EU defense ministers take part in first cyber war game

European Union defense ministers have been taking part in a simulated cyber attack exercise today for the first time to practice strategic decision making and crisis-management under pressure of a (mock) cyber-attack against the bloc’s military structures.

The two-hour war game exercise, named EU CYBRID 2017, was held in Tallinn, Estonia, where the EU defense ministers are meeting for informal discussions on a range of security issues.

Cyber attacks targeting and damage civilian infrastructure, such as powerplants, was not included in this particular exercise. Although recent malware activity, such as the Wannacry ransomeware attacks, which locked some UK hospitals out of their IT systems and led to operations being canceled, likely contributed to the decision to run the exercise, said a minister of defense spokeswoman.

She said the fictitious scenario focused on threats to military operations in the Mediterranean.

According to Reuters the exercise involved the EU’s naval mission in the Mediterranean being sabotaged by hackers who cripple the mission’s command on land while also launching a campaign on social media to discredit EU operations and provoke protests.

The exercise was generally aimed at giving ministers the chance to practice situational awareness, crisis management and strategic communication between member states — with the overarching goal of moving towards establishing a policy guideline for the European Union to adopt in the event of such a cyber war situation.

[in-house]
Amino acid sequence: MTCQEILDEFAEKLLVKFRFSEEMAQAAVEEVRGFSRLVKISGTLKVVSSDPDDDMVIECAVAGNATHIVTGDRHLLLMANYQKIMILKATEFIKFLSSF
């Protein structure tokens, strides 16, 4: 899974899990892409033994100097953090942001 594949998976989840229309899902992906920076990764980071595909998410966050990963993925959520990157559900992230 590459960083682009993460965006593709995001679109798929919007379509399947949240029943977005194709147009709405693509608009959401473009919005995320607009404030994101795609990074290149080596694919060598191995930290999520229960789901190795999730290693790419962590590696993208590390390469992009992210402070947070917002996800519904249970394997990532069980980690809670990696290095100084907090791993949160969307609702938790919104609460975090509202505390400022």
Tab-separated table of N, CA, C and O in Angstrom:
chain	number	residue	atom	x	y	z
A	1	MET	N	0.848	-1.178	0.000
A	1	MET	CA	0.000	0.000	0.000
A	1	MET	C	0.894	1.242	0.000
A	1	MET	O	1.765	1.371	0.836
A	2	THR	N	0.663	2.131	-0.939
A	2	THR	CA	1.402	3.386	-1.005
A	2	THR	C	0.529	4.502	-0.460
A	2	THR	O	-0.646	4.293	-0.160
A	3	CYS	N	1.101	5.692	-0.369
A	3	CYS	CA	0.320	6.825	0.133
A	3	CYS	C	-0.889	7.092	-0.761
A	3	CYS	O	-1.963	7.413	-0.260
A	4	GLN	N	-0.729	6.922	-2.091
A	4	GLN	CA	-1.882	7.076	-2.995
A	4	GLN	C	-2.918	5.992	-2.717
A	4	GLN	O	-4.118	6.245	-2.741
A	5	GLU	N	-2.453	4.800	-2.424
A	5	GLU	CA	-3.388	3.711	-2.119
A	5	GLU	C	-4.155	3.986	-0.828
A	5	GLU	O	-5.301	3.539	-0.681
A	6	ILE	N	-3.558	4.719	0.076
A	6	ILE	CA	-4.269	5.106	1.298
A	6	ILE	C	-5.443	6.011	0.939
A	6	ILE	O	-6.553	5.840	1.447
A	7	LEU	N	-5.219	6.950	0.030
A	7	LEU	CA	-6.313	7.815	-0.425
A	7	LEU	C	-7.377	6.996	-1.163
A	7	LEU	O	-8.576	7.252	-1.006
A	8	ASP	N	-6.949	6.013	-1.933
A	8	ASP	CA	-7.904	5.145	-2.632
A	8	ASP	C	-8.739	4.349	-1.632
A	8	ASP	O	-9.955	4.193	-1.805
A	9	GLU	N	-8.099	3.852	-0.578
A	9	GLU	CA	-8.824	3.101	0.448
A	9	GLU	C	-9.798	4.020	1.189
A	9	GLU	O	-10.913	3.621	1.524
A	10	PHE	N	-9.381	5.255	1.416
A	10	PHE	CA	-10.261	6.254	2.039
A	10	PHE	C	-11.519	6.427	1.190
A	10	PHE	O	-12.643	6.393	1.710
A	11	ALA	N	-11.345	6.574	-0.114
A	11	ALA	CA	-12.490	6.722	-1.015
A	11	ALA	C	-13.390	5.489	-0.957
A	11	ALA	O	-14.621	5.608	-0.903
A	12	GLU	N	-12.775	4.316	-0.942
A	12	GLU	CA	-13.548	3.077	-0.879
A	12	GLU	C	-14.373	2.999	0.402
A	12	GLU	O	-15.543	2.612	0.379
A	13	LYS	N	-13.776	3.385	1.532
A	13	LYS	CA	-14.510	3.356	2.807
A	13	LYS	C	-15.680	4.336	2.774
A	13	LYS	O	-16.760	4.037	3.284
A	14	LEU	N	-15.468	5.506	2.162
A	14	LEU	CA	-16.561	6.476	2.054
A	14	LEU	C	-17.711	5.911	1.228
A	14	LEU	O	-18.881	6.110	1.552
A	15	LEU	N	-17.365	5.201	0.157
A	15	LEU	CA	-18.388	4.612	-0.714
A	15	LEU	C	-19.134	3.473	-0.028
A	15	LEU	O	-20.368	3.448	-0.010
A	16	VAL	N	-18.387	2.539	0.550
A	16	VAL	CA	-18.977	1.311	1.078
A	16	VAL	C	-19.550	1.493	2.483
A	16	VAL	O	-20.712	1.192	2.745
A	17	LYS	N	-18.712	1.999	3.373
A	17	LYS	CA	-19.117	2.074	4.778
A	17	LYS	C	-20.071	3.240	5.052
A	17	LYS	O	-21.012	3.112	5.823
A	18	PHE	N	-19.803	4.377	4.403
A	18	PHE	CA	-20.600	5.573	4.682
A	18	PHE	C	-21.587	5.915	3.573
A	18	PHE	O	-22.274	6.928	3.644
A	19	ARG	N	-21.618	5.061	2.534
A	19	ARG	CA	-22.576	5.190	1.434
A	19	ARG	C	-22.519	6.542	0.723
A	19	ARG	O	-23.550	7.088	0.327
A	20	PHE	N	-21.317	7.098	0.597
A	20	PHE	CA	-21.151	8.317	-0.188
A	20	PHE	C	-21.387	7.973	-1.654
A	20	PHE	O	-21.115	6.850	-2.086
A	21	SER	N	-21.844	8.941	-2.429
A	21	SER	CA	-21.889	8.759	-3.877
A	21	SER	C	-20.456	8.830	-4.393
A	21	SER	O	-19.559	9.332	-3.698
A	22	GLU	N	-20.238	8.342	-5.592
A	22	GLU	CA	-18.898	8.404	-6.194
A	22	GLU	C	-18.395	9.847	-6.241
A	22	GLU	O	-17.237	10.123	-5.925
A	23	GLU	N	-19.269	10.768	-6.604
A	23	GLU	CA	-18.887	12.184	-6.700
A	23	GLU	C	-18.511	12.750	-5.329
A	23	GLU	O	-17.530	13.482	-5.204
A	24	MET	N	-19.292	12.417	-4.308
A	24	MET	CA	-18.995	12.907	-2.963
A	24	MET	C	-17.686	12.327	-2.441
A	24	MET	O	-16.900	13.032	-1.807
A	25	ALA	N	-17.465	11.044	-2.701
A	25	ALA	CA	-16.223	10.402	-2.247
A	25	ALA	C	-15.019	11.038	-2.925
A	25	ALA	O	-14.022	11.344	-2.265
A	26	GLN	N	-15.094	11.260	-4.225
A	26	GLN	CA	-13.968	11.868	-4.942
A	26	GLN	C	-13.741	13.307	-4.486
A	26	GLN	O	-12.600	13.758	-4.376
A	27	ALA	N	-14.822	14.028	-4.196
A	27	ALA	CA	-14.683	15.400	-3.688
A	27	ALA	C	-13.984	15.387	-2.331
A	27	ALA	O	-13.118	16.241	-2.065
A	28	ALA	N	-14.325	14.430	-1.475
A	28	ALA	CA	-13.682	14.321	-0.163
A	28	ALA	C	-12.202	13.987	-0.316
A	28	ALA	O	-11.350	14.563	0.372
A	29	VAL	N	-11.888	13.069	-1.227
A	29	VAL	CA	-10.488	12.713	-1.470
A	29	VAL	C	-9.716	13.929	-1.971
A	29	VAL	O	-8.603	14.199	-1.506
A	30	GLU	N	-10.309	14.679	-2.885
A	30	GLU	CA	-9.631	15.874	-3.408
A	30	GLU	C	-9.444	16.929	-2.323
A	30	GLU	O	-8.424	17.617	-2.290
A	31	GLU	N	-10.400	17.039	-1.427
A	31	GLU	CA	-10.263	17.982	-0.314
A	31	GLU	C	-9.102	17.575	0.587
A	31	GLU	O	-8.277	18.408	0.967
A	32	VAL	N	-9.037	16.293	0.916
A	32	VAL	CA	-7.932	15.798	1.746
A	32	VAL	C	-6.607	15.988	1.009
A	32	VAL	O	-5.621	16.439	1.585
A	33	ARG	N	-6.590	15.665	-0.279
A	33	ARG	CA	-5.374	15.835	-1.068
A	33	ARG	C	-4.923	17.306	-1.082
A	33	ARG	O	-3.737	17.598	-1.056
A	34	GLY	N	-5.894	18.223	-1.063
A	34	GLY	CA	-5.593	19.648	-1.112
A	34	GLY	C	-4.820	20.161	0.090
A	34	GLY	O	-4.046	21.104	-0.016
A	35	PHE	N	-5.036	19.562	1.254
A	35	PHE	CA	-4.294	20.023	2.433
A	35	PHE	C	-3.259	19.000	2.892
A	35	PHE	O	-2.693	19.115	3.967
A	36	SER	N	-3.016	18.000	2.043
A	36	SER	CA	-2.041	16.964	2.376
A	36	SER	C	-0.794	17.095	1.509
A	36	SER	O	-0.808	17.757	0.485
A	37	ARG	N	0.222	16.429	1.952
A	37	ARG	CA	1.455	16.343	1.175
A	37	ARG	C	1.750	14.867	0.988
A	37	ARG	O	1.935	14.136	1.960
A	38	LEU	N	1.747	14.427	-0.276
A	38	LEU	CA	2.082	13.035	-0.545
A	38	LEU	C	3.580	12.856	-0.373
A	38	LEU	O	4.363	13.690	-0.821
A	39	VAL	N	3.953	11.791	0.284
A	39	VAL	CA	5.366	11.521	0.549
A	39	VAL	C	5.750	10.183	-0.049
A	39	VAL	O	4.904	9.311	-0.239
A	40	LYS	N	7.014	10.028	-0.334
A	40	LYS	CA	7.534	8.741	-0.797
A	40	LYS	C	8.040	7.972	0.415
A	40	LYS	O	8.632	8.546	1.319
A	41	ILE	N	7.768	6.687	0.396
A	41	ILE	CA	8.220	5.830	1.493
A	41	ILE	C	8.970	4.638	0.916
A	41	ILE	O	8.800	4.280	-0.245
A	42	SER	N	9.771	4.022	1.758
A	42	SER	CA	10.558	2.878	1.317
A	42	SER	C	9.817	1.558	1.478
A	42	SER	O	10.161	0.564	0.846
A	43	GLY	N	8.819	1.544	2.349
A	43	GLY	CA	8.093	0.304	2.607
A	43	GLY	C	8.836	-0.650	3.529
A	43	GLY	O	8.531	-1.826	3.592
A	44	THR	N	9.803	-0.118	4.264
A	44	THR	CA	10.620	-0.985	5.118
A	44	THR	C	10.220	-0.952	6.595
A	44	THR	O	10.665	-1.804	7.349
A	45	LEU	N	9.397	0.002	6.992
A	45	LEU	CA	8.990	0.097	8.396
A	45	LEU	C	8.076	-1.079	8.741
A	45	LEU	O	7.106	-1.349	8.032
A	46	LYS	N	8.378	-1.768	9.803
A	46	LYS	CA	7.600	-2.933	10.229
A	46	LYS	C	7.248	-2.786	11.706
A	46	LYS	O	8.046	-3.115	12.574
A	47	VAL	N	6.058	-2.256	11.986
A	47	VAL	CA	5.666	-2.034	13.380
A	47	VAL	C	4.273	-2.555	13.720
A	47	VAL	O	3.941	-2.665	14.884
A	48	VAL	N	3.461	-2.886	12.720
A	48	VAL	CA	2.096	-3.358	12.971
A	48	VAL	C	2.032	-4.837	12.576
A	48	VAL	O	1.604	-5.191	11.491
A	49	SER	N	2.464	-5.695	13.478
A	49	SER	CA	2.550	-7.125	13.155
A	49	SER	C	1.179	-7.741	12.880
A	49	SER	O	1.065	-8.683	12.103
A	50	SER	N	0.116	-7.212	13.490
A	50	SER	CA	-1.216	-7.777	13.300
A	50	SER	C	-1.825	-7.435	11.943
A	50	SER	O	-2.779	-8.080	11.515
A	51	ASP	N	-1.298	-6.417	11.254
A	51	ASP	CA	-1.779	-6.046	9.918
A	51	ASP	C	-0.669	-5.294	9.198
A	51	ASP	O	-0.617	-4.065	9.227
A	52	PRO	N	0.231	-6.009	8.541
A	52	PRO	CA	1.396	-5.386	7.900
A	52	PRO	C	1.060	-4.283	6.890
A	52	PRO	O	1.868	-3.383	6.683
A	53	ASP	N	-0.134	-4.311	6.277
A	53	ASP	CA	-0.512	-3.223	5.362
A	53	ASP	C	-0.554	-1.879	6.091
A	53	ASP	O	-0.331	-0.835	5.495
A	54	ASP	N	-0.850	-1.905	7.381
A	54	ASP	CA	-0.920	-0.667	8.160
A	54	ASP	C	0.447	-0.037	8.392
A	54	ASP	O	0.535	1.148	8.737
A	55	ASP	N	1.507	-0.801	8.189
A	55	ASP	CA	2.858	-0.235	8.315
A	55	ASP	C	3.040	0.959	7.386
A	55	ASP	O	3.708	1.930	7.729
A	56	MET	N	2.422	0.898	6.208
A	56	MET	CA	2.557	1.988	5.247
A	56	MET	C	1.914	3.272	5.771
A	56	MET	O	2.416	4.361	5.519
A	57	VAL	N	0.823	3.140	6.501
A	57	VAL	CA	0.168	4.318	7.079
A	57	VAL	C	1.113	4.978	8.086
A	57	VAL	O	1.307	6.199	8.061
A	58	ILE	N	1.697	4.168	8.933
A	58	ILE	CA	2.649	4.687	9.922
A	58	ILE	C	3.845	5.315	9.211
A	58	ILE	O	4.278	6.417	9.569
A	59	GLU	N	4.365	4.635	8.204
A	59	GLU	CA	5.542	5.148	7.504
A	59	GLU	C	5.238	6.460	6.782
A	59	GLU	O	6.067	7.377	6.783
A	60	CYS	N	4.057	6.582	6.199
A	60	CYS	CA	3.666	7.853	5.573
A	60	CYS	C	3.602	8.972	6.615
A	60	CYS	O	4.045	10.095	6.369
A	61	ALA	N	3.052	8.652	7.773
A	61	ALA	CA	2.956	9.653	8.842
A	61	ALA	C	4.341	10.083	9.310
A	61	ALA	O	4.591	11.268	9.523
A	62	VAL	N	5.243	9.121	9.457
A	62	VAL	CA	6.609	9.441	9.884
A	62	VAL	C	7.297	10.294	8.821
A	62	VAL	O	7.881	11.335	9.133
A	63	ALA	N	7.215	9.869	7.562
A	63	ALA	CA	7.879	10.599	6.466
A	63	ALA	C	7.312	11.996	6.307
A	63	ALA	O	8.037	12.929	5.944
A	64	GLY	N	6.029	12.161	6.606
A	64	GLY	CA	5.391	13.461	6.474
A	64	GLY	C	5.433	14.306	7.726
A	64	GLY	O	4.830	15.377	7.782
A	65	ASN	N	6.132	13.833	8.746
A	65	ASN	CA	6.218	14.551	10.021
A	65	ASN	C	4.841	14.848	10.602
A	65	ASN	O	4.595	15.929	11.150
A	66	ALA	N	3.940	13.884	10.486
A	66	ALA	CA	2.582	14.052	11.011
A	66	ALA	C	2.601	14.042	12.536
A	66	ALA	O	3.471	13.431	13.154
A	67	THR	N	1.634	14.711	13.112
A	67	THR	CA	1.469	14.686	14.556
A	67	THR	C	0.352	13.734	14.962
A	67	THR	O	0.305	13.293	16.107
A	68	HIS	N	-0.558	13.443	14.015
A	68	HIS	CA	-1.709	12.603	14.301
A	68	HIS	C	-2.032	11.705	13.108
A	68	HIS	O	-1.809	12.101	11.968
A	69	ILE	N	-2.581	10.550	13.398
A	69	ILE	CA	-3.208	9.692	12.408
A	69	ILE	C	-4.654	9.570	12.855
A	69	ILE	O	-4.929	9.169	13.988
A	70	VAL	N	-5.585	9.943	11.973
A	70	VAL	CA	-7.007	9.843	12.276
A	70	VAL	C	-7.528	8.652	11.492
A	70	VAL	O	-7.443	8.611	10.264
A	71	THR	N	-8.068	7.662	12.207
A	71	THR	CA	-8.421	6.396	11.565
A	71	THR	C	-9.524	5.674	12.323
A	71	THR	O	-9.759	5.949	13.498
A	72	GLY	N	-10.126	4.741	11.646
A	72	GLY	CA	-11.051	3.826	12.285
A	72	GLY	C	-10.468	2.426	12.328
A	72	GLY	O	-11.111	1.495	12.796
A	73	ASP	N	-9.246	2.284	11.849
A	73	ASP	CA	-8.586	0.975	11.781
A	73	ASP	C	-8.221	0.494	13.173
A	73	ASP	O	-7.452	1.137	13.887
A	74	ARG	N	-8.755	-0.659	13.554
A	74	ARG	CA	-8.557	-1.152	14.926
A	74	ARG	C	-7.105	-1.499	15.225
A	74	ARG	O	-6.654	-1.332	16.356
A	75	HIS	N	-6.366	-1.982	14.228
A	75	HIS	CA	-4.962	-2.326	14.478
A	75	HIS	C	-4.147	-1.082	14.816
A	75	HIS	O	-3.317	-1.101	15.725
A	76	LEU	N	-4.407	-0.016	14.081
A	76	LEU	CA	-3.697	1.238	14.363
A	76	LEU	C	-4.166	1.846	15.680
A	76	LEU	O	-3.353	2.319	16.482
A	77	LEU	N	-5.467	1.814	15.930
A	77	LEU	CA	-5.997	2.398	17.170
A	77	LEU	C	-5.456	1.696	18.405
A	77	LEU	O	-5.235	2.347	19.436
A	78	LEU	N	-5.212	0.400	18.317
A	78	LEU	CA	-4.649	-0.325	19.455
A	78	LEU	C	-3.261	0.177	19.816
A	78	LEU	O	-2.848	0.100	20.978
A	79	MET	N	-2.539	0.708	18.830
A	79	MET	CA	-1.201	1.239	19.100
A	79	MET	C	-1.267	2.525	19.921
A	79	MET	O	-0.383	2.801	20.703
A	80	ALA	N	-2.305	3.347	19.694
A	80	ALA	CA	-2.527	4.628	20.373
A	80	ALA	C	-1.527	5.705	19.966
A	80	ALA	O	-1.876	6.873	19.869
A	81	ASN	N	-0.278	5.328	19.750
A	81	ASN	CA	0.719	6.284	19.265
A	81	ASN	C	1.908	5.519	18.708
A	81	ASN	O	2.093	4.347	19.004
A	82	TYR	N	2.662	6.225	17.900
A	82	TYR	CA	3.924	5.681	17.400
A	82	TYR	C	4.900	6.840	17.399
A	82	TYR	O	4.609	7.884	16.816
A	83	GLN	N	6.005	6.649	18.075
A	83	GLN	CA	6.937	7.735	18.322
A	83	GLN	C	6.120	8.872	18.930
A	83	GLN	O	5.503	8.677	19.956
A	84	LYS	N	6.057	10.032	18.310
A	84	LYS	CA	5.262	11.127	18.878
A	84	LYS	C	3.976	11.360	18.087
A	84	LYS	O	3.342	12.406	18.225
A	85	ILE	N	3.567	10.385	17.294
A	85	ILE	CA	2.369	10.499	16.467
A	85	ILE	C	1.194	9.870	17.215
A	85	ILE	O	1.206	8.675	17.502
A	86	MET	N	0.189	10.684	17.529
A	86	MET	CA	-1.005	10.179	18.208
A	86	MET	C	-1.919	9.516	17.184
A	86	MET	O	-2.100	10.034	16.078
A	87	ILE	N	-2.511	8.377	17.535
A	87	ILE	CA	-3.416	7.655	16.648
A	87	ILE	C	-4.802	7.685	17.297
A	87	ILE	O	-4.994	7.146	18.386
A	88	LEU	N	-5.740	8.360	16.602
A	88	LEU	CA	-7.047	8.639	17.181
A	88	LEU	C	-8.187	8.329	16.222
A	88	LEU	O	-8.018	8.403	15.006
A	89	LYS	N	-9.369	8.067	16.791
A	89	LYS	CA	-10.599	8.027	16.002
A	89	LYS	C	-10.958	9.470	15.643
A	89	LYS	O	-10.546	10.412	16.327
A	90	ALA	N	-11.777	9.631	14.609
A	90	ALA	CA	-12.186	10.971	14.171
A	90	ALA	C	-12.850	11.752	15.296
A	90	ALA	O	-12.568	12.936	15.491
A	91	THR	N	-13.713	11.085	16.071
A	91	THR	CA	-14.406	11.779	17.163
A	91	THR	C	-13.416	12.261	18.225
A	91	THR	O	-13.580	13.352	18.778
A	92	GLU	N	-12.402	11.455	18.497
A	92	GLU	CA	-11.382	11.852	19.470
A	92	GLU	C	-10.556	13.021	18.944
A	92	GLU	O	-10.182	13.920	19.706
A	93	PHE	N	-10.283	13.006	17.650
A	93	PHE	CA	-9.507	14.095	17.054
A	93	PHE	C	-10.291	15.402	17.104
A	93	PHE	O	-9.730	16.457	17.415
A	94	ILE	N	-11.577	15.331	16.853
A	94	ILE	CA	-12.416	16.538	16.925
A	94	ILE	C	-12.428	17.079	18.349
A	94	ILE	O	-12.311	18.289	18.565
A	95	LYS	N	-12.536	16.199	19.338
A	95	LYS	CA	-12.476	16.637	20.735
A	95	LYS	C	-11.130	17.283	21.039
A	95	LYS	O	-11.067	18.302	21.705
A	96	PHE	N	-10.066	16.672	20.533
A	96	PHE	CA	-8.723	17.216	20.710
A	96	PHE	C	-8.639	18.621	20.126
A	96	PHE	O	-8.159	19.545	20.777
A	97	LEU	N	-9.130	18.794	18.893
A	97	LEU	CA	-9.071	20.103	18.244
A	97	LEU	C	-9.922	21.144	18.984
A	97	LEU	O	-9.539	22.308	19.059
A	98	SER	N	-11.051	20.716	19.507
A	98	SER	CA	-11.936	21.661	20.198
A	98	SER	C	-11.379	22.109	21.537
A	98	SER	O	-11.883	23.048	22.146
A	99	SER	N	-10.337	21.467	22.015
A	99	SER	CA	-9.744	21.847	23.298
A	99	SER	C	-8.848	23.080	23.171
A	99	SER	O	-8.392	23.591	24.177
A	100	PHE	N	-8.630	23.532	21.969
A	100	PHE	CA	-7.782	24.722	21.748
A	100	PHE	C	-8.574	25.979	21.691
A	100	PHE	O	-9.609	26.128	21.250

Increasing defense ministers’ awareness about the potential scale of risks posed by cyber attacks appears to be an early take-away from the exercise, according to the spokeswoman.

“What we’ve seen is that the ministers were very interested in it, and it gave them an overview of the threat and what could happen actually because the scenario was built up in such a way that the situation is escalating,” she told us. “In the beginning it might seem like a small thing… It’s pretty hard to assess how big a deal it is. They got an overview that it can escalate to a very, very serious business and that can attack also the military operations.”

“The exercise wasn’t about finding a very concrete, one solution. It was just to get the [understanding] to watch this road,” she added, emphasizing that it’s the first time such an exercise has taken place with defense ministers — and describing it as the “first step” on the road towards a better “common understanding”, which is the necessary base for the EU being able to establish guidelines to respond to (real) cyber attacks against its military structures.

Commenting on the exercise in a statement, Estonia’s minister for defense, Jüri Luik, added: “The cyber world and cyber threats do not recognise national boundaries or the barriers between organisations. It is therefore important to perform joint exercises of this kind, between European Union member states as well as the EU and NATO. We must exchange information and have a common understanding, in order to ensure improved preparedness for dealing with cyber threats.”